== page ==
In this interview, Benno Oderkerk, CEO of Avantes, talks to AZoM about recent projects that are using Avantes spectrometers, and Avantes’ plans for the future.
How does Avantes think it can help make the world a better place?
Avantes supplies innovative measurement equipment such as spectroscopy spectrometers in the photonics area. These devices are being used to monitor; air quality, our health, and can be used for early diagnosis. In this way you can make the world a better place, also a safer place and a healthier place to live in.
Avantes collaborates in the InSPECT 2020 project. Can you explain to our readers the project mission and the role of Avantes?
The InSPECT project is a Horizon 2020 project and it started four years ago. The project involves placing a photonic needle inside of the body so you can measure tissue in the nerve or near the nerve. This is aimed at local anaesthesia, and that means that when you use spectroscopy in this photonic needle, then you can basically have a much more accurate way of providing anaesthesia to a patient.
This is basically what the project is about. The role of Avantes is to support the research with our spectrometers, which are then coupled to the photonic needle through fiber optics. We measure the tissue in or at nerve. These different signals we measure with spectroscopy from the visible and the near infrared range spectrum.
InSPECT: real-time cancer diagnosis with miniature spectrometers (European project)
What features of Avantes technology make them beneficial for use in projects such as InSPECT?
In this project, we focus primarily on miniaturization. This is a typical requirement for OEM customers in the medical field, they need very small instruments, preferably handheld type of instruments. As a result, we need to miniaturize those instruments, and in this project we have been able to reduce the size of the instrument by more than a factor of 10, we call it a cubic inch spectrometer, for these specific projects.
How does Avantes plan to further assist innovation in the bio-medical field in the future?
We look at the biomedical field as a lot of critical care early diagnosis, and we stand by our mission statement, “making the world a better place”. As such we design equipment to be able to measure all kinds of critical parameters. For example, when a baby is born too early outside of the hospital, you need to have a spectrometer type of system to do a quick blood analysis in an ambulance. That means you need very small devices like spectrometers incorporated into blood measurement devices that can be used inside of an ambulance. They need to be very small. They need to be very reduced because you carry them around. They need to be very precise. That is something that Avantes does, it is in the core features of our products and our product development.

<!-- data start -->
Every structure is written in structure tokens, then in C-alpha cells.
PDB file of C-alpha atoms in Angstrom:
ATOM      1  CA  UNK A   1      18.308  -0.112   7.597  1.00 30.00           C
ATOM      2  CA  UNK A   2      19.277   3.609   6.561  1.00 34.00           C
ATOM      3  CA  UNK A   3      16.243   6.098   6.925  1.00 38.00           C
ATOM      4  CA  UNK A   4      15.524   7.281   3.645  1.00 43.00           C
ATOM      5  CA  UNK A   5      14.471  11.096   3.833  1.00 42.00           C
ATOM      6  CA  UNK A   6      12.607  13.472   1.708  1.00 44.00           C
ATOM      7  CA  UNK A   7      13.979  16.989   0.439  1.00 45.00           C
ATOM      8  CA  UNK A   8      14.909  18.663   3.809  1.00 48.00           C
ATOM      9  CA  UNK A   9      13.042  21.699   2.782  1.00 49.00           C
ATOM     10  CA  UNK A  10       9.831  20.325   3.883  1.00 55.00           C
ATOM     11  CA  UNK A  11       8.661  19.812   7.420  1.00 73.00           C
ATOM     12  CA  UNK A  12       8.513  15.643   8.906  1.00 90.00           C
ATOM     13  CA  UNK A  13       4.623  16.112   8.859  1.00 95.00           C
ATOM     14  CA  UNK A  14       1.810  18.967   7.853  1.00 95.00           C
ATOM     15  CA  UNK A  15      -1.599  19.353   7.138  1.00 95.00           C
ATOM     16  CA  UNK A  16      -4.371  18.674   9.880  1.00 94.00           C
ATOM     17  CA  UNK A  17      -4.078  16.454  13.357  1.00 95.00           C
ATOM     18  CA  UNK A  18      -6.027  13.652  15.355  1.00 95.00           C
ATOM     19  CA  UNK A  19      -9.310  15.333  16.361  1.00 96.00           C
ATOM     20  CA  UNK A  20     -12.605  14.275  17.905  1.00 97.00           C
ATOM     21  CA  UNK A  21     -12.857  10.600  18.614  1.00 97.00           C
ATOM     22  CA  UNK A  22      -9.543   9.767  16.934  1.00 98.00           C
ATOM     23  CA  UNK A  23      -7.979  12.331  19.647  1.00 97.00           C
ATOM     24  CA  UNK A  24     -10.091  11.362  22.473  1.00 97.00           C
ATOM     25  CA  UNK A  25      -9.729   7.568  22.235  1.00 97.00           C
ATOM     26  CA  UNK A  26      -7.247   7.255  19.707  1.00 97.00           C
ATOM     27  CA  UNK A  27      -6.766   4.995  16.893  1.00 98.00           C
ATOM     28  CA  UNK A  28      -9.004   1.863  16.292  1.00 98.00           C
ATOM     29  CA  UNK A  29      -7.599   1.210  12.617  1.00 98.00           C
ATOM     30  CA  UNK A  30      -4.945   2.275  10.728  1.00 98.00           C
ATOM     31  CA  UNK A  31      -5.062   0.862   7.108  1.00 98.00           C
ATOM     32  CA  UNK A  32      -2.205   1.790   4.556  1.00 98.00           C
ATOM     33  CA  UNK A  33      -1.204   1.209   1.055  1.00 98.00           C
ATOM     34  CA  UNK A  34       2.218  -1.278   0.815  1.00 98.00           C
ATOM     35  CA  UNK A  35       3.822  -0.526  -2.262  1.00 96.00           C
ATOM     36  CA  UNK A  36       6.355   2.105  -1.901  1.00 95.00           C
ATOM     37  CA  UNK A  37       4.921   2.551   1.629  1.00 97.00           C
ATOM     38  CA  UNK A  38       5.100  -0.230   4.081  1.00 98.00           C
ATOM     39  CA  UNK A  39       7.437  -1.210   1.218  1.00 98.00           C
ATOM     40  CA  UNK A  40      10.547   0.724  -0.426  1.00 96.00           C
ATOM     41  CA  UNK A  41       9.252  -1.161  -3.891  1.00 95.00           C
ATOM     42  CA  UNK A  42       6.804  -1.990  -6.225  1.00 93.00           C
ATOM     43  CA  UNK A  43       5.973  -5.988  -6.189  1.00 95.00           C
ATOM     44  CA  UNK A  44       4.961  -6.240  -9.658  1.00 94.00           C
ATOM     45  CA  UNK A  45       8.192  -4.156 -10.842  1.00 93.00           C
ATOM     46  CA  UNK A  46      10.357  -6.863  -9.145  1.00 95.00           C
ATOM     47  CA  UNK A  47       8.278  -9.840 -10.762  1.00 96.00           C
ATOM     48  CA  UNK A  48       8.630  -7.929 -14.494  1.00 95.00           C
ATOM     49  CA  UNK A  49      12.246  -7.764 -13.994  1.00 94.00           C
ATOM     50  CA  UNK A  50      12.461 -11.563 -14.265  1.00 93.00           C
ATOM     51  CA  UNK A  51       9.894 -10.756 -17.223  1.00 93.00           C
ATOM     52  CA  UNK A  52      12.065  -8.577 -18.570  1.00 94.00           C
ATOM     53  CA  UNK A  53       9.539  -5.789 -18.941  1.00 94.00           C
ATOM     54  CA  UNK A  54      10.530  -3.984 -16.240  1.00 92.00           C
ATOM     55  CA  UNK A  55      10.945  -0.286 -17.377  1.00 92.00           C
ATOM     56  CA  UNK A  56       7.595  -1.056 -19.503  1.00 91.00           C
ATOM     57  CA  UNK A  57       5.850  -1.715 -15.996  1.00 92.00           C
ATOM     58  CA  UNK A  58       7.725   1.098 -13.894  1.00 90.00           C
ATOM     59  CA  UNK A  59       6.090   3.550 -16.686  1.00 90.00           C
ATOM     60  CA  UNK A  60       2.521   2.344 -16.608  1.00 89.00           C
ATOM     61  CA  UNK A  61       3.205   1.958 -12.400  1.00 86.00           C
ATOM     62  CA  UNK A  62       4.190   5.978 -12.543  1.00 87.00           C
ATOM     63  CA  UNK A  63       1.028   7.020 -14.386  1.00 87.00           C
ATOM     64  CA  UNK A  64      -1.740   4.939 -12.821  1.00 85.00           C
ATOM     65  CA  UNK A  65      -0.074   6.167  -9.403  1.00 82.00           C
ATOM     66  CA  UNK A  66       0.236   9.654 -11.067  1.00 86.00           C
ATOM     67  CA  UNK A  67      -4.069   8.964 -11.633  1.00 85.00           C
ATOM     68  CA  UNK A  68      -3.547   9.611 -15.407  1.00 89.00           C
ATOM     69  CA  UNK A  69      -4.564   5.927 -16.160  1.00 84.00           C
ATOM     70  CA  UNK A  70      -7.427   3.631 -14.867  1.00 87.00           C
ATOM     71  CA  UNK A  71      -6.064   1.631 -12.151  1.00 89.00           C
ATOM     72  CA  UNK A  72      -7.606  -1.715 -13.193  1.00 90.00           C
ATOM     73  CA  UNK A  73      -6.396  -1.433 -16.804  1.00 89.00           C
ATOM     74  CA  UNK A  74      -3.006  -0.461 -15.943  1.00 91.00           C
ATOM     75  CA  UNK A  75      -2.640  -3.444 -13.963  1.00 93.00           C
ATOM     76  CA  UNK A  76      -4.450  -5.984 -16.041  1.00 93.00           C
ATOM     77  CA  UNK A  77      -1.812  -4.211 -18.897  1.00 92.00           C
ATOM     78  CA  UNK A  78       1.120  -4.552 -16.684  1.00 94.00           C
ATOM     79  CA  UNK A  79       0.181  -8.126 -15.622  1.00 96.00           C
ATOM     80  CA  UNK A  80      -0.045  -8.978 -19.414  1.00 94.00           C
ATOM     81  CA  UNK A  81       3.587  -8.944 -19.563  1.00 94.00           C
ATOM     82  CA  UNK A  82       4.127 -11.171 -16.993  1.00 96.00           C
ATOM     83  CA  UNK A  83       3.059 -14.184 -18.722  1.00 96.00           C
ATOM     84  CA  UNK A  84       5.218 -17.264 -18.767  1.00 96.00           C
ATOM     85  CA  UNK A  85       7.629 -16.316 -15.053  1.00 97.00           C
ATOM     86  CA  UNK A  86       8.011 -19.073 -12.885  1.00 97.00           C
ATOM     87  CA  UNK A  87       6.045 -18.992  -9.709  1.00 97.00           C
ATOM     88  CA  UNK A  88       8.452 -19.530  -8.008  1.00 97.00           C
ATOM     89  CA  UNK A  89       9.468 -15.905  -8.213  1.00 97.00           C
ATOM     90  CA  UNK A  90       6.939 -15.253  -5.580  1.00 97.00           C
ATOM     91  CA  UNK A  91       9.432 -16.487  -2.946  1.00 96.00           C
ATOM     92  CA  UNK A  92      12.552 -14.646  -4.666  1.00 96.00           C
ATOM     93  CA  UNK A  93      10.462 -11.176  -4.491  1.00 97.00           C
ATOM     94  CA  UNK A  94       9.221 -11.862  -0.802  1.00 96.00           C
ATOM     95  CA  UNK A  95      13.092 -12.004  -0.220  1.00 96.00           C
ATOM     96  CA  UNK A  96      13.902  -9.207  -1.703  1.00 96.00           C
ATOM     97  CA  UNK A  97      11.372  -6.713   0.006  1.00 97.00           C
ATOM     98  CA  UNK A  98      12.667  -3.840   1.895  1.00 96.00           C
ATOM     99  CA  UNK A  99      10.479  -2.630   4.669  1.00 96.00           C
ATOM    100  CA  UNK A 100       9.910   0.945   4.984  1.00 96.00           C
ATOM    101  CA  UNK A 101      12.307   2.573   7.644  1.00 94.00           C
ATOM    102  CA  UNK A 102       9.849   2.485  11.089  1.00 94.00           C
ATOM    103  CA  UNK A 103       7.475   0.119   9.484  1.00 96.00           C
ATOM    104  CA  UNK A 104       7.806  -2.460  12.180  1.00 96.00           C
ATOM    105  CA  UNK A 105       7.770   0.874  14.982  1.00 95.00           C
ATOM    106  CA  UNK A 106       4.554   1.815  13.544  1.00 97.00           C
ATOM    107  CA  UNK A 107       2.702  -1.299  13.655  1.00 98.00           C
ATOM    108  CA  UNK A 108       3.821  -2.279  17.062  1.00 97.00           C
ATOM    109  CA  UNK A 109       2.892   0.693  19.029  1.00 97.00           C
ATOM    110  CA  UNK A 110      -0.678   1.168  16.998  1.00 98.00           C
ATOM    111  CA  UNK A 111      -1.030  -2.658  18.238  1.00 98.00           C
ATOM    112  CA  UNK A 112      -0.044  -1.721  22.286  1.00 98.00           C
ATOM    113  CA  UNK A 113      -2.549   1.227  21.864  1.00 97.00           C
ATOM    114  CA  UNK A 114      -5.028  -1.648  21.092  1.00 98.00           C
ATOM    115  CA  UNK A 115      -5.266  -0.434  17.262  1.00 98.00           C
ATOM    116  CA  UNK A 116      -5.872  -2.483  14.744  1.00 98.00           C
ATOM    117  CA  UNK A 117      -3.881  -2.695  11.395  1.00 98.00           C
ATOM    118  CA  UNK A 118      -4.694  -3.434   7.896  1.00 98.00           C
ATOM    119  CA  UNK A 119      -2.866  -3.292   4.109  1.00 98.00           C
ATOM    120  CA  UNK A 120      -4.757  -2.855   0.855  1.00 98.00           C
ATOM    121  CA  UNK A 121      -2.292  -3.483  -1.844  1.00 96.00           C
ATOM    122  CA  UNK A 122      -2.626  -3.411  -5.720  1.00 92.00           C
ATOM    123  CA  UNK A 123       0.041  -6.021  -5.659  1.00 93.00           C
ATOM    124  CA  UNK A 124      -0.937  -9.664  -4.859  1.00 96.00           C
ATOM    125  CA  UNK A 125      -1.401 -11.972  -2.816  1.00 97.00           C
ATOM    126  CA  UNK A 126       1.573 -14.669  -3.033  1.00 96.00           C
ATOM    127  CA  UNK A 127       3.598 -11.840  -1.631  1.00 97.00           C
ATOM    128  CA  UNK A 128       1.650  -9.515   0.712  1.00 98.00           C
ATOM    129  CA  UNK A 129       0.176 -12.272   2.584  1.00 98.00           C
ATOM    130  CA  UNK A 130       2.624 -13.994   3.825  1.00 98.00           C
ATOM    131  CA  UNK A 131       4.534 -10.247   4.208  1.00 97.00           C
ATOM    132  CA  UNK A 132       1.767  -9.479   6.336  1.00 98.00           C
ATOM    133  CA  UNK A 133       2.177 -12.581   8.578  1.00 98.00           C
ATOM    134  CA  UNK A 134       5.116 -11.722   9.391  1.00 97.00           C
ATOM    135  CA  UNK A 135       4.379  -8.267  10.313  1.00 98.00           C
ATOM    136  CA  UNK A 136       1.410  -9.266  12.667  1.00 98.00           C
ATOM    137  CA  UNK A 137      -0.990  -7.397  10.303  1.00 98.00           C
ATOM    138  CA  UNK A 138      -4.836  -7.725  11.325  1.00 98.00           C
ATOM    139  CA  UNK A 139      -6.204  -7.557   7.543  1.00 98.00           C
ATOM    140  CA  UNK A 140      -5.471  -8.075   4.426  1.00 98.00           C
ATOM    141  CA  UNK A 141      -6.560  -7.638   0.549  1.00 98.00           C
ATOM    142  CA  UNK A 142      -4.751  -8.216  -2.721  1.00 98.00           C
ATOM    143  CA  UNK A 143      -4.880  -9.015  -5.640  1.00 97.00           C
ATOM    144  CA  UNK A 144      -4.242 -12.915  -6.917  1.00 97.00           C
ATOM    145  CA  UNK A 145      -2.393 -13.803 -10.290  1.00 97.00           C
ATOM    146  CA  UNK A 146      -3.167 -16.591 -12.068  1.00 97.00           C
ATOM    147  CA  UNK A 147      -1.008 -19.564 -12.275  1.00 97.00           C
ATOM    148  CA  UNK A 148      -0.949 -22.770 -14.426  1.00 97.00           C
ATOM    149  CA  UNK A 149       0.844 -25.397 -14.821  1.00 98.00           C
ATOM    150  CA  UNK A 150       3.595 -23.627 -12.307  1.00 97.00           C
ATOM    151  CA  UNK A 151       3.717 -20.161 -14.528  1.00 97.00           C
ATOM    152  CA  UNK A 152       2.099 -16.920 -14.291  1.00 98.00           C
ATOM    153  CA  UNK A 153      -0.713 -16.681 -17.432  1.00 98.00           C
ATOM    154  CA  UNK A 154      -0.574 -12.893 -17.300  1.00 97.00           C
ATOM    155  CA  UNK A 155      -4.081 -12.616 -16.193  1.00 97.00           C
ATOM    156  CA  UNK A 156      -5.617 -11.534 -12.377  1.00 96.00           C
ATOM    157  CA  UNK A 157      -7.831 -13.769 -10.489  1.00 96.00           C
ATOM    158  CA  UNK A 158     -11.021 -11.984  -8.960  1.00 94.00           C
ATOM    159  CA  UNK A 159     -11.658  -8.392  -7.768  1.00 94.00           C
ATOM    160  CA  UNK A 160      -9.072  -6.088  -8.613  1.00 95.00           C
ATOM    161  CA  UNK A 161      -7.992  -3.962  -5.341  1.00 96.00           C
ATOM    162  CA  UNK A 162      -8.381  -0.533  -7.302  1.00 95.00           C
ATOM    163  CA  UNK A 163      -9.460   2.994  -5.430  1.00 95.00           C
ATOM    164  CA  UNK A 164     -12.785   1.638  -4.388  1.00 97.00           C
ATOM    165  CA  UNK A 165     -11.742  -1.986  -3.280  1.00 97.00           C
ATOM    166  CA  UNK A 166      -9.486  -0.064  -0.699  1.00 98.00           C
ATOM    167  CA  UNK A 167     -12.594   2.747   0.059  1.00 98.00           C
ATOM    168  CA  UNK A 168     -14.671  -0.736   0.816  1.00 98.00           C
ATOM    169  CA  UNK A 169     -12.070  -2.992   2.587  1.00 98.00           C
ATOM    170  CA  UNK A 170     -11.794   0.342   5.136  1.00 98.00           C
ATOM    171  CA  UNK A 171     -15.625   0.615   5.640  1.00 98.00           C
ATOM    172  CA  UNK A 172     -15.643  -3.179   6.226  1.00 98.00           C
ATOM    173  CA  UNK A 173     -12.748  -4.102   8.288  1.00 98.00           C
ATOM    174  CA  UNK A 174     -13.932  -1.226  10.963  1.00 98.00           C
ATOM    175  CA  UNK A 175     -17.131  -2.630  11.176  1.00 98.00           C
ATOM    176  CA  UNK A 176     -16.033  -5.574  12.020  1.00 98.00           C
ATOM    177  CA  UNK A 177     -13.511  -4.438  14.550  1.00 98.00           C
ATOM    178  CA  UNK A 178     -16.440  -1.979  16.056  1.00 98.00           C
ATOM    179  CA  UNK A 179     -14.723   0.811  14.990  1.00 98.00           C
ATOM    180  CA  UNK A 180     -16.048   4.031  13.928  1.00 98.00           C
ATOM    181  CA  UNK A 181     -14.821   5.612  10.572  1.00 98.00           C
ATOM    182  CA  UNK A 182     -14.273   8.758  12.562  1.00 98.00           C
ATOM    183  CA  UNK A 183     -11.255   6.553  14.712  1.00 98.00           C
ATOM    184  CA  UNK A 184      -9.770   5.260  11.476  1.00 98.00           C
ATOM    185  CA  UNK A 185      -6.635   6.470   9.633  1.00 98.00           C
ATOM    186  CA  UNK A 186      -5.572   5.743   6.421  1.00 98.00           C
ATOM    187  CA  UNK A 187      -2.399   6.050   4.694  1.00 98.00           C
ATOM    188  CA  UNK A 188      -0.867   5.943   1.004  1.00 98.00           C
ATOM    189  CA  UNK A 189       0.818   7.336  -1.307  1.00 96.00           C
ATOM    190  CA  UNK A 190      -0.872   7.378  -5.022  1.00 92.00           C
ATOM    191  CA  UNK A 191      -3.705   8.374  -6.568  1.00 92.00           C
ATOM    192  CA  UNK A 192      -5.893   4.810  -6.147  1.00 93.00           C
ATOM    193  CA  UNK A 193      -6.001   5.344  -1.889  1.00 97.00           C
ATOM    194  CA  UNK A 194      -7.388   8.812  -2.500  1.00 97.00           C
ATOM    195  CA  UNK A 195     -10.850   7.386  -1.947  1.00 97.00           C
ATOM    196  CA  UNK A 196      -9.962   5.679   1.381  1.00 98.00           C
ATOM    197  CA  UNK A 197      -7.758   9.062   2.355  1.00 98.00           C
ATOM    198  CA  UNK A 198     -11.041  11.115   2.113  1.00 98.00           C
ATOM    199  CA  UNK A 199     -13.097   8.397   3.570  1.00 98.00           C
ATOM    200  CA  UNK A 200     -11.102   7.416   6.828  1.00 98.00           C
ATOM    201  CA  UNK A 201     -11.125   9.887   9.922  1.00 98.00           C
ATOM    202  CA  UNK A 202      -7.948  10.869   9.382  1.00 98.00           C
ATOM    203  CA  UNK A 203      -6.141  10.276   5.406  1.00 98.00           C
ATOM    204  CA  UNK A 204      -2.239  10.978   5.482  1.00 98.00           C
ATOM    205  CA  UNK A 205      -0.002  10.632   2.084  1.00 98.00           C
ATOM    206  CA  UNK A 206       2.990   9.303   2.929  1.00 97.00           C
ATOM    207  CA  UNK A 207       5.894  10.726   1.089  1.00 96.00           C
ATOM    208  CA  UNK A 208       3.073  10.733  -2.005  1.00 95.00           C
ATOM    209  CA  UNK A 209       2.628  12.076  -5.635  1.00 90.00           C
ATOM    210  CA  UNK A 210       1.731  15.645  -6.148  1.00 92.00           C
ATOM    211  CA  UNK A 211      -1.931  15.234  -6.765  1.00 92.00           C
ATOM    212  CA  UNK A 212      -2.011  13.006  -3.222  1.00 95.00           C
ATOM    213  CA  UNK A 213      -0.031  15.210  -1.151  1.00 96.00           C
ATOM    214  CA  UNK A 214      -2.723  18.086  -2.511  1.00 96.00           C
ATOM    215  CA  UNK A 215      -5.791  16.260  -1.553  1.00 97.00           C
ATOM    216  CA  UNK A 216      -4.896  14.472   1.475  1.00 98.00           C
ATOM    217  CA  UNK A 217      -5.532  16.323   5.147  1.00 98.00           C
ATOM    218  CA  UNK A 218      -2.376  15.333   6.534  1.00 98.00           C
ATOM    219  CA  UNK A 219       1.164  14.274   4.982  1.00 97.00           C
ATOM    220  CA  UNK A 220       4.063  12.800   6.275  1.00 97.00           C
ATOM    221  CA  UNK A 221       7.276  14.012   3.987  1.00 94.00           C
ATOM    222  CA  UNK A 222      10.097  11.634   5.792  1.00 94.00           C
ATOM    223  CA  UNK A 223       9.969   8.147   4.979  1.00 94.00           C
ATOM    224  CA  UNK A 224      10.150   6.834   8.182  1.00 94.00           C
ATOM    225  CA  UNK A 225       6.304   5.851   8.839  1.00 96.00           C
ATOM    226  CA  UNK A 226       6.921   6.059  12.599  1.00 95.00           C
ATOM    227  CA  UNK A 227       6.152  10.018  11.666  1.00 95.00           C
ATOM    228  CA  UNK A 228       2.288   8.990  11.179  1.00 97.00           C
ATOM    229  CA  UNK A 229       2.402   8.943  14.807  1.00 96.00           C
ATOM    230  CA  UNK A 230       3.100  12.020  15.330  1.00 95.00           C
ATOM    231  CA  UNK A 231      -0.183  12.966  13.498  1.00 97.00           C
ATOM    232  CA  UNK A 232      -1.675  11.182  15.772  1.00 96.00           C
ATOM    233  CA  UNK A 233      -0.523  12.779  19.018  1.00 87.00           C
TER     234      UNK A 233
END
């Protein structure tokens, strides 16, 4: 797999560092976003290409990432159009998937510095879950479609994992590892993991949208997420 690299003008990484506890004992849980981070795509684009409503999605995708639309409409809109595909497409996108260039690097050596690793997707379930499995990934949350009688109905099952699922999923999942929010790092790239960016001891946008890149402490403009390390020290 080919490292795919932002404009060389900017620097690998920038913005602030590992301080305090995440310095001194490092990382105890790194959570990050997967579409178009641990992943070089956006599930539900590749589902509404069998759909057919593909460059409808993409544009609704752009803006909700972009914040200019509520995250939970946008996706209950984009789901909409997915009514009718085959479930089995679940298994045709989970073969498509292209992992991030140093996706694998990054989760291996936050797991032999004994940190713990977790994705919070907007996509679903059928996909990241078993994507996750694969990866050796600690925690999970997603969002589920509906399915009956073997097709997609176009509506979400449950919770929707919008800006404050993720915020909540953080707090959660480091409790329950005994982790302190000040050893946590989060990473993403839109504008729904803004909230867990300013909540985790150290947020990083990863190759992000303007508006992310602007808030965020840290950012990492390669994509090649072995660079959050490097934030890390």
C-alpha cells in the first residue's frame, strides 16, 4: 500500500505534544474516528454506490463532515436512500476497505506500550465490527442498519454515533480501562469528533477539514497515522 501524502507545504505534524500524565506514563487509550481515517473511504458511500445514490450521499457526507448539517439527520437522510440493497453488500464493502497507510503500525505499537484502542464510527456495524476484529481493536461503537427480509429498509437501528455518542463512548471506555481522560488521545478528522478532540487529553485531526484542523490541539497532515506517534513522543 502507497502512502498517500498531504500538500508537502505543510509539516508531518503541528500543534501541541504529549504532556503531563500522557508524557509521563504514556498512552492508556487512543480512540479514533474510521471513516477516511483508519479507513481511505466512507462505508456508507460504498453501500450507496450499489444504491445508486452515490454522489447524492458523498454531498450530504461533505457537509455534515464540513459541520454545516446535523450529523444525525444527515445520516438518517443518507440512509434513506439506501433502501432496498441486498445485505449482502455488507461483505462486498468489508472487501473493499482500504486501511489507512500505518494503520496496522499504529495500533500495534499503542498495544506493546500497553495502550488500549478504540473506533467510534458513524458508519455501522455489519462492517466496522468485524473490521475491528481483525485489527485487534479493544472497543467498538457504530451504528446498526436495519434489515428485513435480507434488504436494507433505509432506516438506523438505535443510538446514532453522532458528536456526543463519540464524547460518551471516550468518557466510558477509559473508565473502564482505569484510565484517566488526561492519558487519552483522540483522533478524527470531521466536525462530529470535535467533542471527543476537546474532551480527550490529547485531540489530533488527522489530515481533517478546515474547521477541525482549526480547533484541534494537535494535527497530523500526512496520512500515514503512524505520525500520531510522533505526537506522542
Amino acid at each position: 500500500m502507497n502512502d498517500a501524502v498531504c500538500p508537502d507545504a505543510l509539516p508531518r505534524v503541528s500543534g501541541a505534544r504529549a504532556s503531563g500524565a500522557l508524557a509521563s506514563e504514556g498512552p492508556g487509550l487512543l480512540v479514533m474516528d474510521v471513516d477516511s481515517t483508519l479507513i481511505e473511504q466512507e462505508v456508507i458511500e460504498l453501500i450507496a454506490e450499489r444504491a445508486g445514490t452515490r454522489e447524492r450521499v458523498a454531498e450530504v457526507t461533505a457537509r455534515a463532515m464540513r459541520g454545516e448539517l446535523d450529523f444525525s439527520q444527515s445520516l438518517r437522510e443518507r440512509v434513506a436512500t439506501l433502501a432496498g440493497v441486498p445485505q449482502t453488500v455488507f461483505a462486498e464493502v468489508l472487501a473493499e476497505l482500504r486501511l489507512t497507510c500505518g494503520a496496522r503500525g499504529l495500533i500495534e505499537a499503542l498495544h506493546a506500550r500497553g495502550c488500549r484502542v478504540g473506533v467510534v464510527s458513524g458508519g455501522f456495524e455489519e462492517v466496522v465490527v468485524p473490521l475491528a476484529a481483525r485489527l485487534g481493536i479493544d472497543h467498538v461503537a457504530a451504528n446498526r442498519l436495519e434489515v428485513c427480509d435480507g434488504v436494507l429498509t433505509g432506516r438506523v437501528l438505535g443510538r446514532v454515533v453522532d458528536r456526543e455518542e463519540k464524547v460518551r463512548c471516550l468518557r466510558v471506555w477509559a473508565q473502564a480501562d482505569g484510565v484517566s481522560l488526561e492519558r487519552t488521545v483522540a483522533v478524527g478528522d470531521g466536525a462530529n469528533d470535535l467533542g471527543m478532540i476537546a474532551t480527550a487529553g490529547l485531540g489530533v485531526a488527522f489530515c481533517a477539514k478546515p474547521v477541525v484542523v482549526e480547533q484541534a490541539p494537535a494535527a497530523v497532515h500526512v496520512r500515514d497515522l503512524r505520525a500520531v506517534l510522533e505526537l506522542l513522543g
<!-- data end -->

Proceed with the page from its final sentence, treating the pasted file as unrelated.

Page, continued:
Are there any other applications in the medical field that Avantes are a part of?
We have a lot of OEM customers in the medical field. They use our spectrometers for so-called critical care analysis. That means that when they need to have a very quick reading, sometimes via a non-invasive procedure, for example through the skin to get a picture of the blood values, they come to use to use our spectrometers. They come to us because our instruments present clearly visible information in a spectral range that covers, amongst other things, the oxygenation of the blood, or other parameters inside of the blood. Our instruments can measure this very quickly. This allows for early diagnosis of skin cancer or other sorts of tumors by measuring the tissue in the human body.
Can Avantes instruments also be used for environmental monitoring purposes?
Yes! The environmental monitoring systems that we provide are Continuous Emission Monitoring Systems (CEMS). They are used to measure NOX and SO2. We have a couple of OEM customers in the environmental sector that use our spectrometers to measure emission in cities, at power plants and other places like these. We have a large number of clients in China, and Chinese regulations are fairly strict for emissions, so that means that every power plant has to prove that it doesn't emit more than a certain amount of emissions. This is measured by spectroscopy, and our instruments are perfect for these types of measurement.
The spectroscopy technology used is called Differential Optical Absorption Spectroscopy (DOAS), which is basically using a spectrometer and a UV light source, like a Deuterium source, right next a chimney, or even in a chimney, to provide a very accurate measurement of the levels of NOX and SO2. So, that is one of the applications which Avantes succeeds in.
Are there any other areas of environmental monitoring that Avantes succeeds in?